Soul Asylum is an indie band formed in 1983, perhaps best known for their song "Runaway Train".
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Soul Asylum is an indie band formed in 1983, perhaps best known for their song "Runaway Train". Bruce Springsteen is credited with helping to launch the career of a young Courteney Cox by granting her an appearance in his famous "Dancing in the Dark" music video. Close (1999).
String Of Pearls (1995). Springsteen thus represented one of only a few modern performers whose music was viewed as widely relevant to the politics and culture of the day. Misery (1995). Despite his overt partisanship, however, Springsteen was forgiven by many of his Republican fans, many of whom said they found Springsteen's passion for America and personal struggle consistent with their own ideology. Can't Even Tell (1994). In the last days of John Kerry's campaign, he performed acoustic versions of his songs at Kerry rallies, mainly "No Surrender," "Thunder Road" and "The Promised Land". Insomniac's Dream (1994). Springsteen's "No Surrender" became the main campaign theme song for John Kerry's unsuccessful presidential campaign.
Runaway Train (1993). This led to both criticism and praise from the expected partisan sources. Somebody To Shove (1993). Several days later, Springsteen had one more concert in New Jersey for Moveon.org. All The King's Friends (1991). A finale was held in Washington, D.C., bringing many of the artists together. We 3 (1991). Bush.
Spinnin (1990). All were be held in swing states, to benefit MoveOn.org and encourage people to vote against George W. Easy Street (1990). In 2004, Springsteen announced that he and the E Street Band would participate in a politically motivated "Vote for Change" tour, in conjunction with John Fogerty, the Dixie Chicks, R.E.M., Jurassic 5 and other musicians. Cartoon (1989). Bob Dylan was a surprise guest on the last night, the two performed "Highway 61 Revisited" together. Beggars And Choosers (1989). Bruce Springsteen lost his police escort for the second night after performing "American Skin (41 shots)" a song about the police shooting of Amadou Diallo.
Sometime To Return (1989). It would come to a final conclusion with 3 nights in Shea Stadium. Black Gold: The Best of Soul Asylum (2000). A massive tour was made to promote The Rising. Candy From a Stranger (1998). The album, mostly a reflection on the September 11 attacks, was a critical and popular success, and hailed the return of "The Boss". Let Your Dim Light Shine (1995). In 2002, Springsteen released his first studio effort with the full band in 18 years, The Rising, produced by Brendan O'Brien.
Grave Dancer's Union (1992). Fields: "All things being equal, I'd rather be in Philadelphia.". And the Horse They Rode On (1990). C. Hang Time (1988). Drawing on his strong fan base in Philadelphia, Springsteen chose to celebrate his 50th birthday in September 1999 with a live show at the Philadelphia Spectrum, which he opened with his hit "Growing Up." Closing the song on that night, he quoted W. Clam Dip & the Other Delights (1987). The E-United World Tour resulted in an HBO Concert, with corresponding DVD and album releases as Bruce Springsteen & the E Street Band: Live In New York City.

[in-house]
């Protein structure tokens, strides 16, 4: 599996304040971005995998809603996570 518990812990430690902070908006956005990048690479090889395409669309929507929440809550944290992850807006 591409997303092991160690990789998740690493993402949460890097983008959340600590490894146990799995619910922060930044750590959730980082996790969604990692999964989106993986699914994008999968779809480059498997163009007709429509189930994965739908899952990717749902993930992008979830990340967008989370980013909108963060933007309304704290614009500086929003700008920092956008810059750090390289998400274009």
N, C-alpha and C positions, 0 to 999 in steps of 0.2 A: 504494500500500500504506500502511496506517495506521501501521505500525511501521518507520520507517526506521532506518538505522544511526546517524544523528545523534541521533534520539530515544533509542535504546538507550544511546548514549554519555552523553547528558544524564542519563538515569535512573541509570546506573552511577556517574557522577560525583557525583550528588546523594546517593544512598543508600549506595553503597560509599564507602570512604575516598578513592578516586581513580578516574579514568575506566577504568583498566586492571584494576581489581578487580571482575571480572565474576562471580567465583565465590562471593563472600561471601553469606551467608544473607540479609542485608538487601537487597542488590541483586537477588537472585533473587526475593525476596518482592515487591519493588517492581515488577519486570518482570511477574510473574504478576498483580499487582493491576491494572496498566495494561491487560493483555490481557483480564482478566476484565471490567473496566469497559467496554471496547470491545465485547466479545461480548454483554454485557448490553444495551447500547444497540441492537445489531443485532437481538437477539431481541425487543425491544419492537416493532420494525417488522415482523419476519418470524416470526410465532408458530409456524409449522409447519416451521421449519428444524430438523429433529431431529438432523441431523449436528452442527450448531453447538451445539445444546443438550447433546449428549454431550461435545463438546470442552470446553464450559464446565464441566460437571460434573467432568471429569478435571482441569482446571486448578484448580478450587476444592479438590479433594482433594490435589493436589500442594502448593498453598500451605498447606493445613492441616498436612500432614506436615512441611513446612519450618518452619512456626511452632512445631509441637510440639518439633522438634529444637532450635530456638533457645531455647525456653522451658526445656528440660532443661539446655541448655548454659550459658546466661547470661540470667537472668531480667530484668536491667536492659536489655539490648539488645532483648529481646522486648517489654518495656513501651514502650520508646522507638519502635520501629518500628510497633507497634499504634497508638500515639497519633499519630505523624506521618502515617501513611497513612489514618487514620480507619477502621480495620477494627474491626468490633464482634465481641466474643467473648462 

While You Were Out (1986). In 1999, the Band officially re-united and went on an extensive world tour, lasting over a year in length and finishing with ten sold out shows at New York's Madison Square Garden. Time's Incinerator (1986). In 1998, another precursor to the E Street Band's upcoming re-birth appeared in the form of a sprawling, four-disc box set of out-takes, Tracks. Made to Be Broken (1985). In 1995, after temporarily re-organizing the E Street Band for a few new songs recorded for his first Greatest Hits album (a recording session that was chronicled in the film "Blood Brothers"), he released his second solo guitar album, The Ghost of Tom Joad. Say What You Will, Clarence...Karl Sold the Truck (1984). The song, along with the film, was applauded by many for its sympathetic portrayal of a gay man dying of AIDS, especially coming from a main-stream, heterosexual musician.
A multiple Grammy Award winner, he also won an Academy Award in 1993 for his song "Streets of Philadelphia," which appeared in the soundtrack to the film Philadelphia. As opposed to his first two albums, which dreamed of happiness, and his next four, which showed him growing to fear it, these albums saw a finally satisfied and mature Springsteen. Human Touch and Lucky Town were even more introspective than any of his previous work. Also different about these albums was the confidence he displayed. In 1992, after breaking up with most of the E Street Band (Roy Bittan remained), Springsteen released two albums simultaneously.
You got to learn to live with what you can't rise above.". But the house is haunted, and the ride gets rough. Man meets woman, and they fall in love. "Ought to be easy, ought to be simple enough.
Reflecting the challenges of love, on Tunnel of Love's title song, Springsteen famously sang:. It coincided with the breakup of his first marriage to actress Julianne Phillips. After this commercial peak, Springsteen released the much more sedate and contemplative Tunnel of Love (1987), a mature reflection on the many faces of love found, lost and squandered. The song was widely mis-interpreted on release as nationalistic. In later years Springsteen performed the song accompanied only with acoustic guitar to restore the song's original meaning.